#TBT: An Interview with Matt Kellett

By: Santino Filoso

Matt Kellett Ottawa Renegades kicker 2005. Photo Scott Grant

Today we sit down with Regina native, Matt Kellet, the former Ottawa Renegade kicker/punter. Though he was only in Ottawa for a single season, Kellet played in the CFL from 1999-2005 on four different teams (Edmonton, BC, Montreal and Ottawa), playing in the Grey Cup  in his hometown with Montreal in 2003.

RR: Growing up did you always know you wanted to be a kicker?

MK: I didn’t actually start playing football until half way through grade 11.  My rugby/wrestling coach was also my home room teacher and after watching a football game I noticed all the kicks were very short, so I asked if they were doing that purposely. He had mentioned that , no, they just didn’t have a guy who could do it. Since he was also the head football coach at the time, he suggested I should come out and give it try.  I wasn’t even thinking of football as a sporting option before then.

How did you adjust to kicking in the CFL’s wild weather and what were the most difficult conditions for you to kick in?

I grew up in Regina (or at least spent my high school years there having moved all over the country prior to that) so wild weather was just normal for me.  Taylor Field, now called Mosaic Stadium, was relatively easy because 90% of the time the winds would come from the south of Regina which meant you only had 1/2 the game to worry about it.  One of the hardest places to kick was in the old Ivor Wynn stadium because both endzones were open, which played games with your ball during FG attempts. The cold was maybe more of a factor than the wind, because you couldn’t get great compression on the ball, thus the ball didn’t fly as far.

Did you have to change the technique used when attempting a long field goal as opposed to a shorter one?

Early in my career, I really struggled learning to “trust my swing” and thus I struggled with short FG’s, because of the angles that the CFL field creates.  As you mature as a kicker you learn to trust your ball flight and it doesn’t matter where you are on the field, all kicks are straight kicks.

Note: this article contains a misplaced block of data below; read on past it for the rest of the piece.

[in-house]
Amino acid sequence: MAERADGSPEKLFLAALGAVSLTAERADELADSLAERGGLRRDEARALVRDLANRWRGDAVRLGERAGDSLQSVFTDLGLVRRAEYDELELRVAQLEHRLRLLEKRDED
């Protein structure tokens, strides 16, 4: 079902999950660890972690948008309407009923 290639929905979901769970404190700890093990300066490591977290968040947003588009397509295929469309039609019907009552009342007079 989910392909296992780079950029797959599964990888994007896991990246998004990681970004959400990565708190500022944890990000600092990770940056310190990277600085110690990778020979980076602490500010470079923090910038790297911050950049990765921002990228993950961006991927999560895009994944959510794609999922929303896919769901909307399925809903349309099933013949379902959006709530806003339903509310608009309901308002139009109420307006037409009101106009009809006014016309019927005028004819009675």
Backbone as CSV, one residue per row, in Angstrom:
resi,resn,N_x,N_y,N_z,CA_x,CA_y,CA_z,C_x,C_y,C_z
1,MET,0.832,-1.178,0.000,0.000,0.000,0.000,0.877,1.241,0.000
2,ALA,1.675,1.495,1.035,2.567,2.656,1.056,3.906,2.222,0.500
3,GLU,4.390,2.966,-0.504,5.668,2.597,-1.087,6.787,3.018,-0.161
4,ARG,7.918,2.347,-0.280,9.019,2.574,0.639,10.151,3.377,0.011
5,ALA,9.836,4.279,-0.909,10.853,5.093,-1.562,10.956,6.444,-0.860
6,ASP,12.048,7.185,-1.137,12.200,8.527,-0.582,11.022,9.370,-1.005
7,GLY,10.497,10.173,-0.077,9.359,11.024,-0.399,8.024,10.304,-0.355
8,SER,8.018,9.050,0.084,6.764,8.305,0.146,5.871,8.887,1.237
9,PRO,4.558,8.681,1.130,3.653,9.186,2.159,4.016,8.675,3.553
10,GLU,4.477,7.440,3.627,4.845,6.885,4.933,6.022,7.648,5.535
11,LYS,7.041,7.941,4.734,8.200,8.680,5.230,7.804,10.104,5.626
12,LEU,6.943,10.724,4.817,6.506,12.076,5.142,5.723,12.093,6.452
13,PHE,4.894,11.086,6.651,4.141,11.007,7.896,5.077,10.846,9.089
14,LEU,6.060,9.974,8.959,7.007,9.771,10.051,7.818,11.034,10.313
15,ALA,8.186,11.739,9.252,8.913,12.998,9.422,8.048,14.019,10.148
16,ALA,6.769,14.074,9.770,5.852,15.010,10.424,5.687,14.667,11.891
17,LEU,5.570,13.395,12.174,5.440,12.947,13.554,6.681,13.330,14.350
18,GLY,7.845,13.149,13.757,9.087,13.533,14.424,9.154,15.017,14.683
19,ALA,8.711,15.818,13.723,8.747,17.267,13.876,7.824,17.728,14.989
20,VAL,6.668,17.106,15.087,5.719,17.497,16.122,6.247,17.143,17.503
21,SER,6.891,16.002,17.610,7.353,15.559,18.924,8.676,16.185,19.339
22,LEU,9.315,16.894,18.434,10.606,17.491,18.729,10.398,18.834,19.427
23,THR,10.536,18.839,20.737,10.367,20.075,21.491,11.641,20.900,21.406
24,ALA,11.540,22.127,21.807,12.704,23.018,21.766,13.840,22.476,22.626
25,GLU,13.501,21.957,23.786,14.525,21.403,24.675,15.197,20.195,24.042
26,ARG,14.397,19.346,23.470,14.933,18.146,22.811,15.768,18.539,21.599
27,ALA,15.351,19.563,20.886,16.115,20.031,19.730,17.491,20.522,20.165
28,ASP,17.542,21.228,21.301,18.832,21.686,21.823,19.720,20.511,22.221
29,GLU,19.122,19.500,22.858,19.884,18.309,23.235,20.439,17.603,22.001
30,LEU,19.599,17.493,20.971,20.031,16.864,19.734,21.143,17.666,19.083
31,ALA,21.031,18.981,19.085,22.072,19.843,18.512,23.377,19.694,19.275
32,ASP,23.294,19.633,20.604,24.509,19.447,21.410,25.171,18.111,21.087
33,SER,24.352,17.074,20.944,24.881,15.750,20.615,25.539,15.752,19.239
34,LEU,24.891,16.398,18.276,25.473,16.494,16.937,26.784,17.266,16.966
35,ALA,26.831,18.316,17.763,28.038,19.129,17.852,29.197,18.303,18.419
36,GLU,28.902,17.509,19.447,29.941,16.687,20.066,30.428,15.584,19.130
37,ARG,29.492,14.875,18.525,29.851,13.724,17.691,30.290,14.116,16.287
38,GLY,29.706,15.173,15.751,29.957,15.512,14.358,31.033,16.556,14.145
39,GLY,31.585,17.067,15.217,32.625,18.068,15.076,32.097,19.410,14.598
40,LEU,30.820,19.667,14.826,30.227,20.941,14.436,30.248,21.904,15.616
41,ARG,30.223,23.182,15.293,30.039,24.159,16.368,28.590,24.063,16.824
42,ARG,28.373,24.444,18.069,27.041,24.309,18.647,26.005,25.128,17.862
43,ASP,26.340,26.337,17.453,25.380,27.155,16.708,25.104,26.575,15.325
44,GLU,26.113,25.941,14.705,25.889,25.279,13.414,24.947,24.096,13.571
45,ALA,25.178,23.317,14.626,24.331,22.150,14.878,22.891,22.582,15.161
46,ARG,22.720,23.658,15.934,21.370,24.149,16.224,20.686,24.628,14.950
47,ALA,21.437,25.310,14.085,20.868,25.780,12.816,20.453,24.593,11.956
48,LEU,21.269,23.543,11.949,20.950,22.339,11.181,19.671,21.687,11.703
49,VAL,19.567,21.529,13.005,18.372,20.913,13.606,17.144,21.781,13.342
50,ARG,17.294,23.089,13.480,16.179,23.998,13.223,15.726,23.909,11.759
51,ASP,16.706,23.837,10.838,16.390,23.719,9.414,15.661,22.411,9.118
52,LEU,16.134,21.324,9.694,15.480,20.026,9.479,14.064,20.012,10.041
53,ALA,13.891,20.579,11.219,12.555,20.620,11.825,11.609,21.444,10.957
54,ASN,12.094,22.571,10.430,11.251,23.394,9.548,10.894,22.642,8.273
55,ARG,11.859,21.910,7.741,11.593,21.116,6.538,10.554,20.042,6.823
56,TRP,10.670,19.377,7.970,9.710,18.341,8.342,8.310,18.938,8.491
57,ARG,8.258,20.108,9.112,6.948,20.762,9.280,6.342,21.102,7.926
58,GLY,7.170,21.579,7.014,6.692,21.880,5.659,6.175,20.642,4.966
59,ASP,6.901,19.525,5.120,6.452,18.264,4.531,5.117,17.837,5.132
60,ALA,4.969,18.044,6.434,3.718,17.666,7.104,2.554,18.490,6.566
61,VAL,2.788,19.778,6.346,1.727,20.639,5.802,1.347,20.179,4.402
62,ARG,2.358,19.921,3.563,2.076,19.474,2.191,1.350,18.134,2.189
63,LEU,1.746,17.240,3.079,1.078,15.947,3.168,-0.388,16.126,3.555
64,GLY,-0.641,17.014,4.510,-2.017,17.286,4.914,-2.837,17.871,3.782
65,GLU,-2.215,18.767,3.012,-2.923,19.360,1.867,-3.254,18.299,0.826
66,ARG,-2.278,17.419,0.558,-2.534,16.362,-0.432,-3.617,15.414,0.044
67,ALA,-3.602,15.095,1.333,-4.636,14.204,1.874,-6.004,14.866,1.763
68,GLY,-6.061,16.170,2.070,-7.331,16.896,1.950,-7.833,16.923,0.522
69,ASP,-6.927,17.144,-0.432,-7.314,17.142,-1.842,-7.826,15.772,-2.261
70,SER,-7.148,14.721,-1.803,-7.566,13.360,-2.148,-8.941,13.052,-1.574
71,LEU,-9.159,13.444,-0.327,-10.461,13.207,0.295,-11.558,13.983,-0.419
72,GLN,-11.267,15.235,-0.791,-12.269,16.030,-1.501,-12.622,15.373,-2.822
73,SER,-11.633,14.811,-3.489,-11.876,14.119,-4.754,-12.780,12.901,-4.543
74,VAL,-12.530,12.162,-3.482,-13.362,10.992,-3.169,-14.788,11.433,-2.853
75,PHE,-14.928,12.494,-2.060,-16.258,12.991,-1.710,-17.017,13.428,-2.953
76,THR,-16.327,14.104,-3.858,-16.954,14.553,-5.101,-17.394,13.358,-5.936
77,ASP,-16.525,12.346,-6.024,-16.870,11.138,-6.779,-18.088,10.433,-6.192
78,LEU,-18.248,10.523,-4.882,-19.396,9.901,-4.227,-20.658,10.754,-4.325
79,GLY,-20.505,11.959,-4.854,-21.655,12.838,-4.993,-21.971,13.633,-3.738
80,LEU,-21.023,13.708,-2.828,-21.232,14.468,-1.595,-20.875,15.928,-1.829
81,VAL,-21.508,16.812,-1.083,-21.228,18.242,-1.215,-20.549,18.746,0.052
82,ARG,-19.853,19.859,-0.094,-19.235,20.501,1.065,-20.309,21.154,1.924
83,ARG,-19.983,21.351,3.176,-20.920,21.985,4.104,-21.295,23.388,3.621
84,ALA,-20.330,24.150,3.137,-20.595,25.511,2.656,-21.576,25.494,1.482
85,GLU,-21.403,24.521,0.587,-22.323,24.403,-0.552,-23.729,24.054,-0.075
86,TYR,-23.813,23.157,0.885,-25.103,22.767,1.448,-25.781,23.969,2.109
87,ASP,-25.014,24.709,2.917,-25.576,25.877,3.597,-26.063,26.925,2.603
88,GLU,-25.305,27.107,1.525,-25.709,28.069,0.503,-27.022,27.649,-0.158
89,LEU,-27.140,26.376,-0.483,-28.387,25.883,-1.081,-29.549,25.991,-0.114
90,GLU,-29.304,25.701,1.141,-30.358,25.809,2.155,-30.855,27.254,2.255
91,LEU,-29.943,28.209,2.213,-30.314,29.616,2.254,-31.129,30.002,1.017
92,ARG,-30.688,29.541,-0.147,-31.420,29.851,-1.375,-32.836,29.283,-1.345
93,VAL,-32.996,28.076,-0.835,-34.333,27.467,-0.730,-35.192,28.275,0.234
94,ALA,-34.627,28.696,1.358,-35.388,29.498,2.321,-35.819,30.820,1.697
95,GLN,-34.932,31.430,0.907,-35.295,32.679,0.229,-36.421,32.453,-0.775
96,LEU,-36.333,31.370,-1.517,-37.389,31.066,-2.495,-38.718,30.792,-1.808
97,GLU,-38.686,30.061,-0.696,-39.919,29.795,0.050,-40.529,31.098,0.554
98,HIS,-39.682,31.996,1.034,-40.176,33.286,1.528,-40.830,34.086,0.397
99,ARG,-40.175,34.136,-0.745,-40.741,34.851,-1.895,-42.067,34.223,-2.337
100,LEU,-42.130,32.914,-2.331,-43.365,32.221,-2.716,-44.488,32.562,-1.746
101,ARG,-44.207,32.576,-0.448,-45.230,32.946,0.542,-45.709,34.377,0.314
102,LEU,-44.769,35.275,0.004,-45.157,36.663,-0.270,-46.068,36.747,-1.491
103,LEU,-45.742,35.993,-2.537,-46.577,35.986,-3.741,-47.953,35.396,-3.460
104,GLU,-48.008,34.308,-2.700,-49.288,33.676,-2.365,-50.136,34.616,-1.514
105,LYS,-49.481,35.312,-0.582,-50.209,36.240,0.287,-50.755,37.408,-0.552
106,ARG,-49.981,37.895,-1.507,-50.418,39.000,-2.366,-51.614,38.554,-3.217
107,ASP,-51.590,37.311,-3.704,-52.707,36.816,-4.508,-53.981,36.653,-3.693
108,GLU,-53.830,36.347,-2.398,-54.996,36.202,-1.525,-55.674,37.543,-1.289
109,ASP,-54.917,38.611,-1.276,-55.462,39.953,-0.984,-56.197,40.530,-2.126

Is there any difference between placekicking and kickoffs?

Nope,  on kickoffs you are coached to kick to a spot, outside the numbers and as deep as possible.  Place kicking/FG’s you are kicking to a spot also but with a Pass or Fail grade.

Throughout your CFL career you played in every stadium, was there one that posed more problems to you as a kicker than others?

Hahaha to be completely honest the most problematic stadium for me was BC Place.  I struggled with “failure” early in my career and mentally could not shake the “what if’s” even though it was my home stadium. For 2 years I felt more comfortable on the road in visiting stadiums. Once I left BC and moved to the Alouettes the most problematic stadium was Ottawa, because of Gerald Vaughn, he was a beast off the corner and affected many kicks.

Is there one thing about being a kicker that most people probably don’t realize?

That most, though not all, are great athletes.  They are just put into positions where they don’t look like athletes, ie, making open field tackles.  When you look at open field tackles in general, lots of players miss them, but when I kicker does , people “poke fun” the attempt.